When you buy property in Thailand there will be transfer taxes. The cost of transfer or conveyancing fees in Thailand will depend on how long the last owner had the property for. This will change the transfer duties as the Thai government a few years ago introduced this sliding scale to discourage property flipping in Thailand. This did not remove the speculation from the property sector but changed how property speculation took place. This became mainly from buying off plan in the end.
The following would be the taxes paid during the transfer process. Buyers and seller would pay the different taxes and some of the taxes would be paid for jointly. Speak to an attorney about this. The first cost is Transfer Duty which is 2% on the government appraised value of the property. These are fixed and only changed by the Land Office in Thailand every 4 years. In the West this would be your municipal value which is normally but not always lower than the market value.
The next tax is the business tax which is 3,3% of the sale price. The specific business tax is 3% plus 10% municipal tax on this which is 0,3%. This taxes do not need to be paid under certain circumstances. The following is a brief breakdown of what might be relevant to you. This tax is not payable if the property is being sold to your legitimate child, biological and not adopted. If the property is being transferred to an heir in an estate. Then the most important one being that the owner has held the property for more than 5 years and that the place being sold is the primary residence of the owner. The name of the owner has also been in the Tabian Baan for at least 1 year before the sale of the property. As stated before that this was to eliminate or reduce property speculation.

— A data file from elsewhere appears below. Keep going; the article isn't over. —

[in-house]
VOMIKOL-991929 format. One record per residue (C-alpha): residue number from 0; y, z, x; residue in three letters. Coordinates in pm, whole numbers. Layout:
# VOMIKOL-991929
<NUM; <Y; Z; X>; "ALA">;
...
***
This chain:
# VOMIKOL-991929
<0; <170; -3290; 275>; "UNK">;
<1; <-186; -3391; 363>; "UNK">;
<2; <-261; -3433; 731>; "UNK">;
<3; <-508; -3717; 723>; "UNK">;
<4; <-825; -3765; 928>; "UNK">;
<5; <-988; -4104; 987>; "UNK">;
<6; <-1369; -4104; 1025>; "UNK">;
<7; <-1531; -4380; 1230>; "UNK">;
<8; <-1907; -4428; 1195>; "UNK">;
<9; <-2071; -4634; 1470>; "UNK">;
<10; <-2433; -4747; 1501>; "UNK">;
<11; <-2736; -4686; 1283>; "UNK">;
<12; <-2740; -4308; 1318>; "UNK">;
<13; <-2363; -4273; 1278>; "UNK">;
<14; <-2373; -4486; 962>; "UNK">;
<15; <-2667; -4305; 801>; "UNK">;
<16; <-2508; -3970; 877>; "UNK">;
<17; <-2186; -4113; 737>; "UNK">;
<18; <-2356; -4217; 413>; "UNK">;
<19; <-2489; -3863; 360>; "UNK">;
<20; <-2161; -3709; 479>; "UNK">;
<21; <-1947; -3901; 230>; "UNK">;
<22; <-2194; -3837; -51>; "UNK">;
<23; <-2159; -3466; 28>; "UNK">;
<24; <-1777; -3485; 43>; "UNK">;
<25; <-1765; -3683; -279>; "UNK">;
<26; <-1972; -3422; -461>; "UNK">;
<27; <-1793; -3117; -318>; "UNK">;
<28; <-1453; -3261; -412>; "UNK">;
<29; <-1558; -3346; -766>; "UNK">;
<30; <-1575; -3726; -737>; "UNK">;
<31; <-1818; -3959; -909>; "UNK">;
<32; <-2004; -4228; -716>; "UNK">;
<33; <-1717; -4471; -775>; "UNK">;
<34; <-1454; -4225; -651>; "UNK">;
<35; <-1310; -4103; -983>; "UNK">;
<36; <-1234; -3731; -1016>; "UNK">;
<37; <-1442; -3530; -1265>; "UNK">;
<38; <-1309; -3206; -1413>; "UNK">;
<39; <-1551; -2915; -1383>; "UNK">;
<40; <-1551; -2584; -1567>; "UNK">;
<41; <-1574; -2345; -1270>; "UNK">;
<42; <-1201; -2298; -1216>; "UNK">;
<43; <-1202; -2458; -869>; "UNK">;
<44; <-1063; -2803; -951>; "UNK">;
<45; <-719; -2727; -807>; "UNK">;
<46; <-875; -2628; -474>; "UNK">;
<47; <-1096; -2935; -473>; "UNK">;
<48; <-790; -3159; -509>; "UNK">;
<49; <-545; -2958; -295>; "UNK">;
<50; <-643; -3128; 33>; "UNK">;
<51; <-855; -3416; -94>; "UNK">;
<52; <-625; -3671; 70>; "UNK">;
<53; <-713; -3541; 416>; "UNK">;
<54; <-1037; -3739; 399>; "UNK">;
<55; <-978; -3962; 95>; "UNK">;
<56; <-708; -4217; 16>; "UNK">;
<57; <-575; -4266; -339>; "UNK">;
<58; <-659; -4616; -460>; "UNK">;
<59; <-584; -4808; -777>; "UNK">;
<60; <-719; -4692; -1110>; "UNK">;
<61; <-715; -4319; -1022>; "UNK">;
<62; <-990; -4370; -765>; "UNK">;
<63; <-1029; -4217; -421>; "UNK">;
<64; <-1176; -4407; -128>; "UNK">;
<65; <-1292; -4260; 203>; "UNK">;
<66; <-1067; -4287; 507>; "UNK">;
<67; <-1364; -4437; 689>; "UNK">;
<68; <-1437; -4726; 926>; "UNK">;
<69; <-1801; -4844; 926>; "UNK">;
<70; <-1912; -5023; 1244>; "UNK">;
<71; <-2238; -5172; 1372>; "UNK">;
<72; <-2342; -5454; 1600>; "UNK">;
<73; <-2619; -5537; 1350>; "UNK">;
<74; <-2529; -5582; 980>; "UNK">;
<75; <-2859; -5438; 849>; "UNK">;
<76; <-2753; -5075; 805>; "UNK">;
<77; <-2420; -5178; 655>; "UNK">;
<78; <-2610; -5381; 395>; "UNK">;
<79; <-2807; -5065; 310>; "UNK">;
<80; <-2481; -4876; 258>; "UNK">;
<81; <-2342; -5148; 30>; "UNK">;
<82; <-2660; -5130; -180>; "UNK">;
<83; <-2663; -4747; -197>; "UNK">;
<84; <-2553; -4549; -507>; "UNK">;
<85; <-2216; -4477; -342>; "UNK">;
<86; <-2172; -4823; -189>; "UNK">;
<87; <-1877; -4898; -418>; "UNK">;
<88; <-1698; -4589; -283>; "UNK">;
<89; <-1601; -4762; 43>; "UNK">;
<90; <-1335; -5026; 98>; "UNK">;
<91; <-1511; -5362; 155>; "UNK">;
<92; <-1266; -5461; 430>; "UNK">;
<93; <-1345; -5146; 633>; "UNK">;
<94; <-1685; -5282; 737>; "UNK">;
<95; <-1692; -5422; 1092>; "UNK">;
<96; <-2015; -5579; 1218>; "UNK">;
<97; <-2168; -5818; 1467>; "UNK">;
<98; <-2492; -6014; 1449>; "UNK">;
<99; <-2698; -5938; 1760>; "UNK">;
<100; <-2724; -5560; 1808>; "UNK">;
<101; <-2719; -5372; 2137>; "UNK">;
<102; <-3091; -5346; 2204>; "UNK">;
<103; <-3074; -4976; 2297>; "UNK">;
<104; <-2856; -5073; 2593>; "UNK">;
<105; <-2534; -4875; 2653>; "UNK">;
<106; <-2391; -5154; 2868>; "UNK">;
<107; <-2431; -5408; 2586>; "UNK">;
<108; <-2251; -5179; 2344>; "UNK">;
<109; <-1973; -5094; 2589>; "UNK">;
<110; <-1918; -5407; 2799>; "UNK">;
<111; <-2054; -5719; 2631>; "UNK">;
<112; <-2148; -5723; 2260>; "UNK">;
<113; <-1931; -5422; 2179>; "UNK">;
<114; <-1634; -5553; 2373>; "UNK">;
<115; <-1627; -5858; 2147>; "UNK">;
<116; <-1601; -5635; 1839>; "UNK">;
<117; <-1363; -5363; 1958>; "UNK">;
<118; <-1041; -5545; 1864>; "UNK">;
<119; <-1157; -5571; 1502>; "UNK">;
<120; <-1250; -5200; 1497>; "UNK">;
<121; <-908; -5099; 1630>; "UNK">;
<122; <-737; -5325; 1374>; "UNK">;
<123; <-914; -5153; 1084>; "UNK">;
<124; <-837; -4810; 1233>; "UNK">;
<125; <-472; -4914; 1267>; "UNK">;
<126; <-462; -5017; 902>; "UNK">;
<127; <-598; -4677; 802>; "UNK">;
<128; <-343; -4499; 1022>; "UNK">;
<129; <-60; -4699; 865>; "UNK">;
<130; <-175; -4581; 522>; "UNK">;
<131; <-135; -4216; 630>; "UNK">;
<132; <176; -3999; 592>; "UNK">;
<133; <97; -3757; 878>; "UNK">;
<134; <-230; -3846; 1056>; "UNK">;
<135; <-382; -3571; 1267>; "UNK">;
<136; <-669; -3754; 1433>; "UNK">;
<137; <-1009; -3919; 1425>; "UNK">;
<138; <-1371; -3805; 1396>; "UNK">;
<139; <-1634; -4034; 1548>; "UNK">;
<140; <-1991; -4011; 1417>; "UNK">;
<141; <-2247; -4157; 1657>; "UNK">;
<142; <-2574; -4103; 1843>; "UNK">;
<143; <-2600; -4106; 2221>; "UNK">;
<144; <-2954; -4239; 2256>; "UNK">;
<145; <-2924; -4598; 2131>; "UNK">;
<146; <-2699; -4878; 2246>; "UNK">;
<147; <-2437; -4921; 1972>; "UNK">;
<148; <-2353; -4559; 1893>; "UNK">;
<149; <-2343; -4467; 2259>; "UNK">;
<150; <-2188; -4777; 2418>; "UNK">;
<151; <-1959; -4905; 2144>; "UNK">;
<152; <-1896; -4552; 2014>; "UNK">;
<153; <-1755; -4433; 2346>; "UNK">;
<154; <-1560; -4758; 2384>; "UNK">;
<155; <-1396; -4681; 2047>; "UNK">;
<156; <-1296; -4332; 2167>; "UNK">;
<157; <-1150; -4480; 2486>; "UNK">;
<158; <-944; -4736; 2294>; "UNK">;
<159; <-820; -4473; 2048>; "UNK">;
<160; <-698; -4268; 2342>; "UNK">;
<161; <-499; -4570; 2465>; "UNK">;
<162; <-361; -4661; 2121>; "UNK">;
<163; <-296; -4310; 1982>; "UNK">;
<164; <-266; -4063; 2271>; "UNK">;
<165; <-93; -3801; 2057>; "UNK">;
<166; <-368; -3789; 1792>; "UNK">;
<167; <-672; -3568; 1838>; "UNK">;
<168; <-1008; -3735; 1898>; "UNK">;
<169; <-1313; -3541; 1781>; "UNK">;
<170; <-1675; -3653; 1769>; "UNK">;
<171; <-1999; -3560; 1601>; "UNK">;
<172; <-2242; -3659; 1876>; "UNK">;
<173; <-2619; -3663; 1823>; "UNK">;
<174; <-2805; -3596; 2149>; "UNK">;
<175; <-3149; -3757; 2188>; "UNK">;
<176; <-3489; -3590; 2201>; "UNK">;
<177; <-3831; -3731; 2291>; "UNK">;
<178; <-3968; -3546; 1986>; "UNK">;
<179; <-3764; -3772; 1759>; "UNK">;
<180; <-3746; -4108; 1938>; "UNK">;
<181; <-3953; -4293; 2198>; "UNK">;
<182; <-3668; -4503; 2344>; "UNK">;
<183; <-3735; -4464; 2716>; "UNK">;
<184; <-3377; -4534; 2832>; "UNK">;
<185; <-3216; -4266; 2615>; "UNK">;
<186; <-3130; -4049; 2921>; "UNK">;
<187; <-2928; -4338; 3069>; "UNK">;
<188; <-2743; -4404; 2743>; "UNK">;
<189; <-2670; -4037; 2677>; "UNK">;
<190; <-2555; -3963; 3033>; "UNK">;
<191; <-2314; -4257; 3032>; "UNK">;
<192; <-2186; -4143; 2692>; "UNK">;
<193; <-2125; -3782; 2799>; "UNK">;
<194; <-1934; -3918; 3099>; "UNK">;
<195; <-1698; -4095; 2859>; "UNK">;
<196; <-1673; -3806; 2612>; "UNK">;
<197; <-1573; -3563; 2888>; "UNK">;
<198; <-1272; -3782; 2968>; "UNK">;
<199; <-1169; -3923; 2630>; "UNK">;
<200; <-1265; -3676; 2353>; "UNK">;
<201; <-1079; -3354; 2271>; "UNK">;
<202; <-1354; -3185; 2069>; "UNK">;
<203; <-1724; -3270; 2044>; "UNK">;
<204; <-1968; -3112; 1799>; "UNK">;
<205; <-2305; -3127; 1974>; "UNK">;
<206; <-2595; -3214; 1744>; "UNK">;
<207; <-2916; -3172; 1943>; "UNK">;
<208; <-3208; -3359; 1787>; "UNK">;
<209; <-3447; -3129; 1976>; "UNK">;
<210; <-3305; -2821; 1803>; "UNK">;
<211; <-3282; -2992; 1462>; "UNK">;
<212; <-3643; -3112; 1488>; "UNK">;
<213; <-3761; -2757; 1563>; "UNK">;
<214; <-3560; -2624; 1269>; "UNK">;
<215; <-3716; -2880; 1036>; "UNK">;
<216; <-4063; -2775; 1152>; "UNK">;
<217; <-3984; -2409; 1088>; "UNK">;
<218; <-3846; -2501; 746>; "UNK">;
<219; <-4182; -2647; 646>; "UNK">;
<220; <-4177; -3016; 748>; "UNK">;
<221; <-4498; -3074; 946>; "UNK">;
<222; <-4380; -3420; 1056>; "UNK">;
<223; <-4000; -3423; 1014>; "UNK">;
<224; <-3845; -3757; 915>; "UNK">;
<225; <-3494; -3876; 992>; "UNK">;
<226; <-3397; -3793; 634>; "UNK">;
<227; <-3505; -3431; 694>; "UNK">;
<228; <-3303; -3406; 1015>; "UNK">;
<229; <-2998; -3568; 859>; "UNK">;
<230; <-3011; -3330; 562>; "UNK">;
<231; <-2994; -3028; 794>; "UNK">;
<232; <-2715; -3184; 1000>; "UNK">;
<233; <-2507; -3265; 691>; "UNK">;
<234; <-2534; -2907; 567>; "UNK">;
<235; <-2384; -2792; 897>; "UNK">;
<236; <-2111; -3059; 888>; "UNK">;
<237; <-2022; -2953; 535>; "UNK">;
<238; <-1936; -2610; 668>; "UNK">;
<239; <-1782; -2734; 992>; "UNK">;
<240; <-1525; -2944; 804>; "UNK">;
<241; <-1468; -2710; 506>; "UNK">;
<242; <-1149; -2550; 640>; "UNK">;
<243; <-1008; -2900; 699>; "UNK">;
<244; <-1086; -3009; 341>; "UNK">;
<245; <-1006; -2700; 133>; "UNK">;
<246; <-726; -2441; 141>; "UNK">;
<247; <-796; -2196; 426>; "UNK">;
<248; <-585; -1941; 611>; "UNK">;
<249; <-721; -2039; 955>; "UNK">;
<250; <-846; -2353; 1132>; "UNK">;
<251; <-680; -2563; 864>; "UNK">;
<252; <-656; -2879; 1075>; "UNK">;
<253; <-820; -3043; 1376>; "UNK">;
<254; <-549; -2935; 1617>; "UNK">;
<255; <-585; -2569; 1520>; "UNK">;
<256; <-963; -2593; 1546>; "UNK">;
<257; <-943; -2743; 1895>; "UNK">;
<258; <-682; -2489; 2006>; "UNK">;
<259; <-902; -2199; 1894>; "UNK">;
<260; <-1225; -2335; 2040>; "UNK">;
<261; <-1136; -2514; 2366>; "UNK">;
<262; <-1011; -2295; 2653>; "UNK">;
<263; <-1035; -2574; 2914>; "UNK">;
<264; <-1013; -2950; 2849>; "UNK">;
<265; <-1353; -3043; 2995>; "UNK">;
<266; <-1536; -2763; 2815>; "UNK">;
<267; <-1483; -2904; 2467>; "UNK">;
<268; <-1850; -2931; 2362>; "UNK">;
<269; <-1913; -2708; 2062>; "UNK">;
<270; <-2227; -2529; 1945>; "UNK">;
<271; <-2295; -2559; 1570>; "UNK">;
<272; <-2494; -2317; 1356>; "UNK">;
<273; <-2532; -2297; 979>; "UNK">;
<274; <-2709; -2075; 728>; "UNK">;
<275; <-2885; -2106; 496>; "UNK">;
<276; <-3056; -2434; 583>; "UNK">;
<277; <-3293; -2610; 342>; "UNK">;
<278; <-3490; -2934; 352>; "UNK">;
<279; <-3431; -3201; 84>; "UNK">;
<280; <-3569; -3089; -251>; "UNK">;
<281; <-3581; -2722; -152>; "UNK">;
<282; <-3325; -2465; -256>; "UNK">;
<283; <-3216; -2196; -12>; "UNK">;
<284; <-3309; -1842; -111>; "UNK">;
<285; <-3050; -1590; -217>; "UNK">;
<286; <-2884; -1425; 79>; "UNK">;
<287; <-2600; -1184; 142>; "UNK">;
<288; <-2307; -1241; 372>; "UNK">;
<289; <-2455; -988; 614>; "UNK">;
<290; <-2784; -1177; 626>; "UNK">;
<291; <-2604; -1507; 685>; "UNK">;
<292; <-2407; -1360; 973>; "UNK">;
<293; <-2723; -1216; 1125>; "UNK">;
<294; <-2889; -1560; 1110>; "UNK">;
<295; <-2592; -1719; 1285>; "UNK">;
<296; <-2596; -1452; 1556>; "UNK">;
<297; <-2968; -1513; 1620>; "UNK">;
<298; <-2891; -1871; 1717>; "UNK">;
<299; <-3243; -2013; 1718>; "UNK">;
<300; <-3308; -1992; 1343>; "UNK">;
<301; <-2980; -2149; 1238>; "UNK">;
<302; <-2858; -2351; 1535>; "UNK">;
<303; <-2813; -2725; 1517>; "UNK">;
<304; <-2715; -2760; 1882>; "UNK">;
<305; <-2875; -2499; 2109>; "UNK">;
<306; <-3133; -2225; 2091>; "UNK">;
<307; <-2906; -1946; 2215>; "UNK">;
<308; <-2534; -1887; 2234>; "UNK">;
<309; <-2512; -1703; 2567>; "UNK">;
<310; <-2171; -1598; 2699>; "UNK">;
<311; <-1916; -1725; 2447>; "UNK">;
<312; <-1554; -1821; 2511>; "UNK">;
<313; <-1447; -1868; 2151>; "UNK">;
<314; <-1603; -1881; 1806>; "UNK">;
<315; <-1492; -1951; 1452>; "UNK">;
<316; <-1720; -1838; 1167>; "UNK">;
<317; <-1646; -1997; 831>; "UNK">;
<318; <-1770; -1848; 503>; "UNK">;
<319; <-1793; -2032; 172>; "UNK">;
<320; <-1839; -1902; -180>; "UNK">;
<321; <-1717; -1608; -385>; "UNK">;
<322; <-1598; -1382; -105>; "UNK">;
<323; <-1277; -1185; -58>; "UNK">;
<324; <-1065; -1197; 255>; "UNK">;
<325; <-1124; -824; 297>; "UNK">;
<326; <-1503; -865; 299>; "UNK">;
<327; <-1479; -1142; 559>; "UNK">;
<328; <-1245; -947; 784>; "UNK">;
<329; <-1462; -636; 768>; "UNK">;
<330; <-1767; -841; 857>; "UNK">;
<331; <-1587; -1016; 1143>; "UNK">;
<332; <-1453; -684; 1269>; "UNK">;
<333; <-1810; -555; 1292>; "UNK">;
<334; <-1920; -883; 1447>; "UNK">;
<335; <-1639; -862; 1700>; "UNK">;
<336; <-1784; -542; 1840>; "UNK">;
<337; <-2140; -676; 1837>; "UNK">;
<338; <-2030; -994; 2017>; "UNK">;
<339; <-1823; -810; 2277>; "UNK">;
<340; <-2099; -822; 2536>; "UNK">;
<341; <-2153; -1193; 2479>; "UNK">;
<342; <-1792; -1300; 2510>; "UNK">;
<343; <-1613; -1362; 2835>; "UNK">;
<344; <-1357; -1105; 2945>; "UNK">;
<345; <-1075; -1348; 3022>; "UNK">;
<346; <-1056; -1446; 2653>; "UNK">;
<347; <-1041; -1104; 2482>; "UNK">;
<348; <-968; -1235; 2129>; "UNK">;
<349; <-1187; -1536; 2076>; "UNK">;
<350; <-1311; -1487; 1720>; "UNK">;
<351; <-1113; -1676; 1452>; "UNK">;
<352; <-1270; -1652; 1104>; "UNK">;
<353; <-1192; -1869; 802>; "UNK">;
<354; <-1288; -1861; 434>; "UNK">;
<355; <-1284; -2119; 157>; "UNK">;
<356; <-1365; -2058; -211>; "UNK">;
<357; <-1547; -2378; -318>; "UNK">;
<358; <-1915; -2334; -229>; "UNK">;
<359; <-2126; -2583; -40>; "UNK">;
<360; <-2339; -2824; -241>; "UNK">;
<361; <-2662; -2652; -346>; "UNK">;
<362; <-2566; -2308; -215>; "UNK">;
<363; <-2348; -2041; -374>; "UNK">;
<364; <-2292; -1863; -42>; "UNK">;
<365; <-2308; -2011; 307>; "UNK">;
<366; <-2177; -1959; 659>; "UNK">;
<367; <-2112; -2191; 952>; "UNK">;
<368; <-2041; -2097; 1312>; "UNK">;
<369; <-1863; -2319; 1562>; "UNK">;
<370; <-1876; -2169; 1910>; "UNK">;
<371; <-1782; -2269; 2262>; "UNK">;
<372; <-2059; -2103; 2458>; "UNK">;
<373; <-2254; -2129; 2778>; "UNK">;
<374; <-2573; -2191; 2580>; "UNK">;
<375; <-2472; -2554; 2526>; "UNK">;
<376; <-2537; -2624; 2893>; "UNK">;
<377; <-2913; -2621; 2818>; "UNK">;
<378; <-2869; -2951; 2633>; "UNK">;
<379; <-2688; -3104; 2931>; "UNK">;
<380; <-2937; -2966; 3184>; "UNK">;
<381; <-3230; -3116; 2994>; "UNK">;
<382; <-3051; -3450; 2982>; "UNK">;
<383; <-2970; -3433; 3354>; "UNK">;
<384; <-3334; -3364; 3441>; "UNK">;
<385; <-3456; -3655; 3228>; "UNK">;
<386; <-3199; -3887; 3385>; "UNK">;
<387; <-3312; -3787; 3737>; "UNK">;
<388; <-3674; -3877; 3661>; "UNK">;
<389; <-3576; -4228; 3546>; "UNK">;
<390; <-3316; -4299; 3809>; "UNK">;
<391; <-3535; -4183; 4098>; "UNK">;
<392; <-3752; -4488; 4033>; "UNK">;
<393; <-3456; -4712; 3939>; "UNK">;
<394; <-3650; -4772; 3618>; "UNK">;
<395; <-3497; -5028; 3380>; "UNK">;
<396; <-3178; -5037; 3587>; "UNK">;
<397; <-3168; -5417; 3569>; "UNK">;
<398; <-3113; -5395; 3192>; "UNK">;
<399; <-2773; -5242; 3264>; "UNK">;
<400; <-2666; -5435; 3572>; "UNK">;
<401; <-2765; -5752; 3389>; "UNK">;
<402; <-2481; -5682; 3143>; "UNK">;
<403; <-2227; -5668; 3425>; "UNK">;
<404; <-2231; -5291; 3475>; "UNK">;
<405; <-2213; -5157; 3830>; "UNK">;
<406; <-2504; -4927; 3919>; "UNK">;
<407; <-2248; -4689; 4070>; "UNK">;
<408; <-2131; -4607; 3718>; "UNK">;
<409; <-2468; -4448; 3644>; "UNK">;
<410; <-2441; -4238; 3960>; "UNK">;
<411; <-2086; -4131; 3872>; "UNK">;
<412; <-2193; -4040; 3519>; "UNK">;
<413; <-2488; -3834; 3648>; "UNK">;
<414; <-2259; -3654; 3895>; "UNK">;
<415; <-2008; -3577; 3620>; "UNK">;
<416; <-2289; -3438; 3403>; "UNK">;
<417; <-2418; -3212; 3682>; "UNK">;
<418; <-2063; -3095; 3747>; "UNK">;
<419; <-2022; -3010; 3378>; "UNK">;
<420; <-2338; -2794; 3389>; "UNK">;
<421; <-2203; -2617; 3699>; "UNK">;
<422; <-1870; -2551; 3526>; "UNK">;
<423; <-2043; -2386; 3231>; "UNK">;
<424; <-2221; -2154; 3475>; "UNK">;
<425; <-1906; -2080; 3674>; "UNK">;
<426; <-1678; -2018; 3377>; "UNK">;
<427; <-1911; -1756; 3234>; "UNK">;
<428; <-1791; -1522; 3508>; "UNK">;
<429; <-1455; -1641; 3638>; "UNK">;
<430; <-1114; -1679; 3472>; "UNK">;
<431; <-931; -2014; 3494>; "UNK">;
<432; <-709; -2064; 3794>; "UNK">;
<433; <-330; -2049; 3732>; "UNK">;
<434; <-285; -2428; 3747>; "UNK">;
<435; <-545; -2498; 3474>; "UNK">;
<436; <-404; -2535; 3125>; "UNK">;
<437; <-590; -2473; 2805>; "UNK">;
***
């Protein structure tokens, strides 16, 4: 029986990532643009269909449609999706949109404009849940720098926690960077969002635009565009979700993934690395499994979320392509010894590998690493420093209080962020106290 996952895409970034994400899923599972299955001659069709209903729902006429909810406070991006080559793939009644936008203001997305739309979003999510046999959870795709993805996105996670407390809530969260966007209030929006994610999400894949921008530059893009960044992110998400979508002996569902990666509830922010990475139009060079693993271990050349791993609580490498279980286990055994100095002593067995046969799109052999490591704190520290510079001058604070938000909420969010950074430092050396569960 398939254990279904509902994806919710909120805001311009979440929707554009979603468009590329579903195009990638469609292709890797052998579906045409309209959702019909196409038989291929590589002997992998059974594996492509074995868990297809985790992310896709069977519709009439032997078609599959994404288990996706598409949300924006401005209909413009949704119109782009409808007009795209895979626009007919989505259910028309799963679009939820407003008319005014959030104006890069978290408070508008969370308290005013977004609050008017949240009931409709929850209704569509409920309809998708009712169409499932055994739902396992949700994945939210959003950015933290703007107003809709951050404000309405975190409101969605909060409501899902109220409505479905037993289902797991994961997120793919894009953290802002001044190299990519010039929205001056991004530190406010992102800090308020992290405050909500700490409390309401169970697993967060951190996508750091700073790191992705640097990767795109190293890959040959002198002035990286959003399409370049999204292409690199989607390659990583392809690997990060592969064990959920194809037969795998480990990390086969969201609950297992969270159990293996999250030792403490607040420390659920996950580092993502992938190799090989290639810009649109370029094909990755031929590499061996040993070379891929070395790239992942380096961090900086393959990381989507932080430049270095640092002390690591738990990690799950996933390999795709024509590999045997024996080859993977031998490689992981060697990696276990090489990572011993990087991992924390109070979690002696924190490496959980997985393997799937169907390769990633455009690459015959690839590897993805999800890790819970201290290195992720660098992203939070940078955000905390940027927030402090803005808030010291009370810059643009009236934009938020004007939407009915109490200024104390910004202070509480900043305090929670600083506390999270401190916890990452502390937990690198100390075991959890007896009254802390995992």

The stamp duty is 0.5% which is on the sale price of the property. This is paid only if business taxes are not being paid. So if you are buying a condo from someone who had the property as his primary residence and had the unit for more than 5 years then there will normally be stamp duty and not business taxes. Speak to an attorney about this as they will check this when have a due diligence done on the property. Note that the seller of the property normally pays this tax.
The withholding taxes is normally 1% of the value of the property. This could be the municipal value or sale value whichever is the highest. There is a progressive scale with the withholding taxes so you should speak to a property lawyer in Thailand for a calculation. Note that the withholding taxes are paid for by the seller of the property.
These would be the basics that you would need to know about buying and selling property or real estate in Thailand. Speak to an attorney in Thailand for more information.